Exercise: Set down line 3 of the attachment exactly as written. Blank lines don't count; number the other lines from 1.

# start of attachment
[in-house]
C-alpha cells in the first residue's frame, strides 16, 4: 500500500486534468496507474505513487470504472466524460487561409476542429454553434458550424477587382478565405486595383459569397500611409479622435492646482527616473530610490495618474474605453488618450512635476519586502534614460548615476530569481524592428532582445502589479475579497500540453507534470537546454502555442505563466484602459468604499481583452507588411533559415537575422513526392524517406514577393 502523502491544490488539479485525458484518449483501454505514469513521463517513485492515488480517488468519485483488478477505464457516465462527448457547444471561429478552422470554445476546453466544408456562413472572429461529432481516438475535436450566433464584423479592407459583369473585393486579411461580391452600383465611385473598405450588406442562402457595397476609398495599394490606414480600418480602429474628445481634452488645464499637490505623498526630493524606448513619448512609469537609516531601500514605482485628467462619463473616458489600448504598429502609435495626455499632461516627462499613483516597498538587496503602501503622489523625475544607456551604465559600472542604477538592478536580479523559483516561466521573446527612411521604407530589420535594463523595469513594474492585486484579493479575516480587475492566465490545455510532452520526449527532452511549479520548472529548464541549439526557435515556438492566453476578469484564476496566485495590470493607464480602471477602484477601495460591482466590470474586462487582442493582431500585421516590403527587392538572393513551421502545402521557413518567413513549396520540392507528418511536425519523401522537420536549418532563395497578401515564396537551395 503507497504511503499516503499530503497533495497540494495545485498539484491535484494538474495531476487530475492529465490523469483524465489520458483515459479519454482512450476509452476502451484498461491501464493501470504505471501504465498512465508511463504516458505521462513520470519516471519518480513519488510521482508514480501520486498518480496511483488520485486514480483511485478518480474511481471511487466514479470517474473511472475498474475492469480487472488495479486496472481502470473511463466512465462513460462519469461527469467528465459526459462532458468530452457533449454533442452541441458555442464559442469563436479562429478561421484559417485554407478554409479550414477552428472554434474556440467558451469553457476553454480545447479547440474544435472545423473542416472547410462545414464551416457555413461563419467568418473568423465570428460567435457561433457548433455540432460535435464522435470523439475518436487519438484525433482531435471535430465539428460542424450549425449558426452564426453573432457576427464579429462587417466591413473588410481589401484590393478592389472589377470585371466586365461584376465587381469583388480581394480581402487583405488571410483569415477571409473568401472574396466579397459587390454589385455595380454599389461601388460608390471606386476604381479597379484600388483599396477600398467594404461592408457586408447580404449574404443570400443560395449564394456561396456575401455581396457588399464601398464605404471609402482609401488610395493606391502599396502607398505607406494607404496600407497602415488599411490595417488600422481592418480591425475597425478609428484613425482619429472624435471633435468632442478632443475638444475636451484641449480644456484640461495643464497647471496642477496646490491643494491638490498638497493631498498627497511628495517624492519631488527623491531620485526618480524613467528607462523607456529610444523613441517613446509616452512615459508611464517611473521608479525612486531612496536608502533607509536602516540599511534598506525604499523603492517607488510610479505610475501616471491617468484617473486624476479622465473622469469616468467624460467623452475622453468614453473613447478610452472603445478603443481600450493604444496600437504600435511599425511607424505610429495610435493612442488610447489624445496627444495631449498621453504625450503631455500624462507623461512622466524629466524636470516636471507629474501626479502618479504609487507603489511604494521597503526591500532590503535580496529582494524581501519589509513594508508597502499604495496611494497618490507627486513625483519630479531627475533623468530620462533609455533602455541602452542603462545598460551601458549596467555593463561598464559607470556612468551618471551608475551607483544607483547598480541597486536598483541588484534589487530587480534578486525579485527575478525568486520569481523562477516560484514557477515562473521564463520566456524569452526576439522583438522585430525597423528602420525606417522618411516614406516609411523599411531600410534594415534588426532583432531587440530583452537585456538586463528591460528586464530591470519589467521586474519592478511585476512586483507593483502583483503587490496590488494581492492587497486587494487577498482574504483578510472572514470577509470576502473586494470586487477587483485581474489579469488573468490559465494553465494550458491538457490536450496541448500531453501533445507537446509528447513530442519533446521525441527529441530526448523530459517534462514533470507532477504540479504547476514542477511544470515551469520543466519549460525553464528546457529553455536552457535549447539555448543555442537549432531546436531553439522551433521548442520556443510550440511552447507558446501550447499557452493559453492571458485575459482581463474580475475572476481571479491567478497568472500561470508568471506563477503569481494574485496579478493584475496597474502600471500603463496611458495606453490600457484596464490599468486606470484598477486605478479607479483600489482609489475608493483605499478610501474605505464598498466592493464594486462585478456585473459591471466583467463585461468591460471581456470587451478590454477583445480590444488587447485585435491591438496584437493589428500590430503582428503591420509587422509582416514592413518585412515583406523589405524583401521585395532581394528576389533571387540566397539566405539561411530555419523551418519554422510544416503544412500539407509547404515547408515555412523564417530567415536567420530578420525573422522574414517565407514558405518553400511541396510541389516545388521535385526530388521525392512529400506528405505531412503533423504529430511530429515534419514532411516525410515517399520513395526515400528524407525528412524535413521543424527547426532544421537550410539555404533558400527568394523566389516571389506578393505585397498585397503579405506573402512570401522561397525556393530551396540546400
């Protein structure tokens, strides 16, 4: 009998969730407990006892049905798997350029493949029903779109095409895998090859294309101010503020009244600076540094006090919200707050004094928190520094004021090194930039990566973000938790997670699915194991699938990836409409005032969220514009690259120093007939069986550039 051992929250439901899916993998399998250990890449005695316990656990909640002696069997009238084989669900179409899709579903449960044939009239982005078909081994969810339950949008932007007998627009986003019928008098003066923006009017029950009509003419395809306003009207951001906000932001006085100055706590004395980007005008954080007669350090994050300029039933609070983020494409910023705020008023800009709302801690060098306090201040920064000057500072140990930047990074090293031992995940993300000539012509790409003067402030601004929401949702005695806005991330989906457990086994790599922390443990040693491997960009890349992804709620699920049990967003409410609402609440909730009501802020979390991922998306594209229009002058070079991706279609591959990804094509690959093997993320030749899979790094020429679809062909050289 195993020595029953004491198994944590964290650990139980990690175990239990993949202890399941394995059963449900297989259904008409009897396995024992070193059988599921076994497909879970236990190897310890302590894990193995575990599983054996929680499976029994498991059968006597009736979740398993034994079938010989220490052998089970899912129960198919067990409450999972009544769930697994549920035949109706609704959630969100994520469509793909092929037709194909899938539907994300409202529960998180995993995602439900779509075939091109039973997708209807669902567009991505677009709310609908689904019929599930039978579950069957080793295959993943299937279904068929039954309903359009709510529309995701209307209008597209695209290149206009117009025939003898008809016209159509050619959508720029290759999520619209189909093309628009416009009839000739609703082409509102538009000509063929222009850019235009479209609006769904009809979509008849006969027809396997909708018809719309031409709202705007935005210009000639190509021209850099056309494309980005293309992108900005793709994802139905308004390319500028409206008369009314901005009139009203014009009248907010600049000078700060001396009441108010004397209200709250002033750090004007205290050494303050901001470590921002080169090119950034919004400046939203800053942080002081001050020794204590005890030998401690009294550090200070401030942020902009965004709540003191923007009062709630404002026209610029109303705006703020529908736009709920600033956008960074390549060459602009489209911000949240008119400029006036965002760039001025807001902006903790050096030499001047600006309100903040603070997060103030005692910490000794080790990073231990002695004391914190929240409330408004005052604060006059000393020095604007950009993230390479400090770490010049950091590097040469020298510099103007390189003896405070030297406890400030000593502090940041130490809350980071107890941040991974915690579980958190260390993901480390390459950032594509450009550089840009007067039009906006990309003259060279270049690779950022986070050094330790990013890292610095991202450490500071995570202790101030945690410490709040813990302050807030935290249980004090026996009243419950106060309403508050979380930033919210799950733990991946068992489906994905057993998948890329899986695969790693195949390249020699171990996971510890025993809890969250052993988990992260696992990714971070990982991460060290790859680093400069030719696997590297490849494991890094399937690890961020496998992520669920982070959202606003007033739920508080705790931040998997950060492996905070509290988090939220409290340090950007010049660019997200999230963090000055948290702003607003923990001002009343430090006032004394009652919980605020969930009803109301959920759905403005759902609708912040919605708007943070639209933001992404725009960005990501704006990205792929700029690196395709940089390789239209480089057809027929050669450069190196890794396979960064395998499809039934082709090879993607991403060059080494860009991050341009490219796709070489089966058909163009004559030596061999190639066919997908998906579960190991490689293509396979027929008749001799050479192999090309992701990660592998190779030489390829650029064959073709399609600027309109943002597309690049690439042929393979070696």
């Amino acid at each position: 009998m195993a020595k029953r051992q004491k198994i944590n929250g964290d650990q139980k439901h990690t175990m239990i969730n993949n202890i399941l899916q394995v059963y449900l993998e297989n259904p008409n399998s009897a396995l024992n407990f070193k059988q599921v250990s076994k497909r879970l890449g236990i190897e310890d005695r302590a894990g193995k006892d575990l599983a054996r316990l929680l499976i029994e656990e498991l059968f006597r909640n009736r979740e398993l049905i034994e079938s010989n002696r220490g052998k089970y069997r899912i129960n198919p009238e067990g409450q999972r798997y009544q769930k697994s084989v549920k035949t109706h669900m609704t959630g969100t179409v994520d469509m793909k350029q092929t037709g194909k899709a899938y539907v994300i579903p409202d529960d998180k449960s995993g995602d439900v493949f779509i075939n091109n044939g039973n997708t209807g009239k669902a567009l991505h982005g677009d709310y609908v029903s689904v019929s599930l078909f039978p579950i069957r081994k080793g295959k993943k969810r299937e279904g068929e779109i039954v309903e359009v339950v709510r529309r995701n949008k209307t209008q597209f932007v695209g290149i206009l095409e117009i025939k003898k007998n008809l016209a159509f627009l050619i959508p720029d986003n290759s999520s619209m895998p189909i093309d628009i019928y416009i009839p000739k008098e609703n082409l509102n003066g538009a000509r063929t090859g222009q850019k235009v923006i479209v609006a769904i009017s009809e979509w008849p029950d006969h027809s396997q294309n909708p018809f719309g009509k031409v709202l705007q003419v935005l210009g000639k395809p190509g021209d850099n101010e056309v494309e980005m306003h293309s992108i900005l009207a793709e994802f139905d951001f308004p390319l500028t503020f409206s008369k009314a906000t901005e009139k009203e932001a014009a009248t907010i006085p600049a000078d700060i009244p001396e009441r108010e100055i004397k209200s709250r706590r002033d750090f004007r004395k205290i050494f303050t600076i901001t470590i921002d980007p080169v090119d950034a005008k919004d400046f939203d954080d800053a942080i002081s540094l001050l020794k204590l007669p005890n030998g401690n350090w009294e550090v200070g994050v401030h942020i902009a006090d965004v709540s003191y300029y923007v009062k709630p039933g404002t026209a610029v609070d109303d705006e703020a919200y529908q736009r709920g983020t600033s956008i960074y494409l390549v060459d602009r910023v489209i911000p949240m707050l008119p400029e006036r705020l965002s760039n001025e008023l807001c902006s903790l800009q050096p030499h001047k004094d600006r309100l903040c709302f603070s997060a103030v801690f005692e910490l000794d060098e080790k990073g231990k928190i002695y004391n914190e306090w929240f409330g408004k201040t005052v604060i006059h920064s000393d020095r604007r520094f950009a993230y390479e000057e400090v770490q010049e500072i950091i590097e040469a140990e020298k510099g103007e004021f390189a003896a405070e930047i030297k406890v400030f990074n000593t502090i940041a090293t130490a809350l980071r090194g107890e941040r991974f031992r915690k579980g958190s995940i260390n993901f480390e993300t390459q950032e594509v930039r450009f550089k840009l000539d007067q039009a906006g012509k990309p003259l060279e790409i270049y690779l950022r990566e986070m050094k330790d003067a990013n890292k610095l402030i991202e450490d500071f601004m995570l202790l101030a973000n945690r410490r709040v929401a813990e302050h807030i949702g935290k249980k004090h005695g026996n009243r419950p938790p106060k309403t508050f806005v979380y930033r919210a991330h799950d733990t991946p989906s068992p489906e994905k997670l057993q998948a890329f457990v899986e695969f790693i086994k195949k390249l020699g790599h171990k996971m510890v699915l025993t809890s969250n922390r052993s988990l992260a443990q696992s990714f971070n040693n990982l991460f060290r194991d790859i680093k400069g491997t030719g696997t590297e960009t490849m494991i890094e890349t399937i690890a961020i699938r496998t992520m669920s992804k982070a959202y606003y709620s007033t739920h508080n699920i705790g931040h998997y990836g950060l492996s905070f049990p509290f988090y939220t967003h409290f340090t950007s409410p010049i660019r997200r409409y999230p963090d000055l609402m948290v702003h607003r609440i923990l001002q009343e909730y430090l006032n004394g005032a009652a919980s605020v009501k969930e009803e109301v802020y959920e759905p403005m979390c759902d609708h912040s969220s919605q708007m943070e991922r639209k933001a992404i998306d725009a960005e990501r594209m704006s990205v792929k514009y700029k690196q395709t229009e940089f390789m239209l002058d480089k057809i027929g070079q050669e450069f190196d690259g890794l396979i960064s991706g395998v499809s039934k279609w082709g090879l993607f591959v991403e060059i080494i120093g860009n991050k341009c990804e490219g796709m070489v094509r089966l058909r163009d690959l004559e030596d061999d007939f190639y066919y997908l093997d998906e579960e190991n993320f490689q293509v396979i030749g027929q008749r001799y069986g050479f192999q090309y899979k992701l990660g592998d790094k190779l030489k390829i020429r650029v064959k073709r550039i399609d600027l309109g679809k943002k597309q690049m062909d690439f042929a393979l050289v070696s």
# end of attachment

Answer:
């Protein structure tokens, strides 16, 4: 009998969730407990006892049905798997350029493949029903779109095409895998090859294309101010503020009244600076540094006090919200707050004094928190520094004021090194930039990566973000938790997670699915194991699938990836409409005032969220514009690259120093007939069986550039 051992929250439901899916993998399998250990890449005695316990656990909640002696069997009238084989669900179409899709579903449960044939009239982005078909081994969810339950949008932007007998627009986003019928008098003066923006009017029950009509003419395809306003009207951001906000932001006085100055706590004395980007005008954080007669350090994050300029039933609070983020494409910023705020008023800009709302801690060098306090201040920064000057500072140990930047990074090293031992995940993300000539012509790409003067402030601004929401949702005695806005991330989906457990086994790599922390443990040693491997960009890349992804709620699920049990967003409410609402609440909730009501802020979390991922998306594209229009002058070079991706279609591959990804094509690959093997993320030749899979790094020429679809062909050289 195993020595029953004491198994944590964290650990139980990690175990239990993949202890399941394995059963449900297989259904008409009897396995024992070193059988599921076994497909879970236990190897310890302590894990193995575990599983054996929680499976029994498991059968006597009736979740398993034994079938010989220490052998089970899912129960198919067990409450999972009544769930697994549920035949109706609704959630969100994520469509793909092929037709194909899938539907994300409202529960998180995993995602439900779509075939091109039973997708209807669902567009991505677009709310609908689904019929599930039978579950069957080793295959993943299937279904068929039954309903359009709510529309995701209307209008597209695209290149206009117009025939003898008809016209159509050619959508720029290759999520619209189909093309628009416009009839000739609703082409509102538009000509063929222009850019235009479209609006769904009809979509008849006969027809396997909708018809719309031409709202705007935005210009000639190509021209850099056309494309980005293309992108900005793709994802139905308004390319500028409206008369009314901005009139009203014009009248907010600049000078700060001396009441108010004397209200709250002033750090004007205290050494303050901001470590921002080169090119950034919004400046939203800053942080002081001050020794204590005890030998401690009294550090200070401030942020902009965004709540003191923007009062709630404002026209610029109303705006703020529908736009709920600033956008960074390549060459602009489209911000949240008119400029006036965002760039001025807001902006903790050096030499001047600006309100903040603070997060103030005692910490000794080790990073231990002695004391914190929240409330408004005052604060006059000393020095604007950009993230390479400090770490010049950091590097040469020298510099103007390189003896405070030297406890400030000593502090940041130490809350980071107890941040991974915690579980958190260390993901480390390459950032594509450009550089840009007067039009906006990309003259060279270049690779950022986070050094330790990013890292610095991202450490500071995570202790101030945690410490709040813990302050807030935290249980004090026996009243419950106060309403508050979380930033919210799950733990991946068992489906994905057993998948890329899986695969790693195949390249020699171990996971510890025993809890969250052993988990992260696992990714971070990982991460060290790859680093400069030719696997590297490849494991890094399937690890961020496998992520669920982070959202606003007033739920508080705790931040998997950060492996905070509290988090939220409290340090950007010049660019997200999230963090000055948290702003607003923990001002009343430090006032004394009652919980605020969930009803109301959920759905403005759902609708912040919605708007943070639209933001992404725009960005990501704006990205792929700029690196395709940089390789239209480089057809027929050669450069190196890794396979960064395998499809039934082709090879993607991403060059080494860009991050341009490219796709070489089966058909163009004559030596061999190639066919997908998906579960190991490689293509396979027929008749001799050479192999090309992701990660592998190779030489390829650029064959073709399609600027309109943002597309690049690439042929393979070696």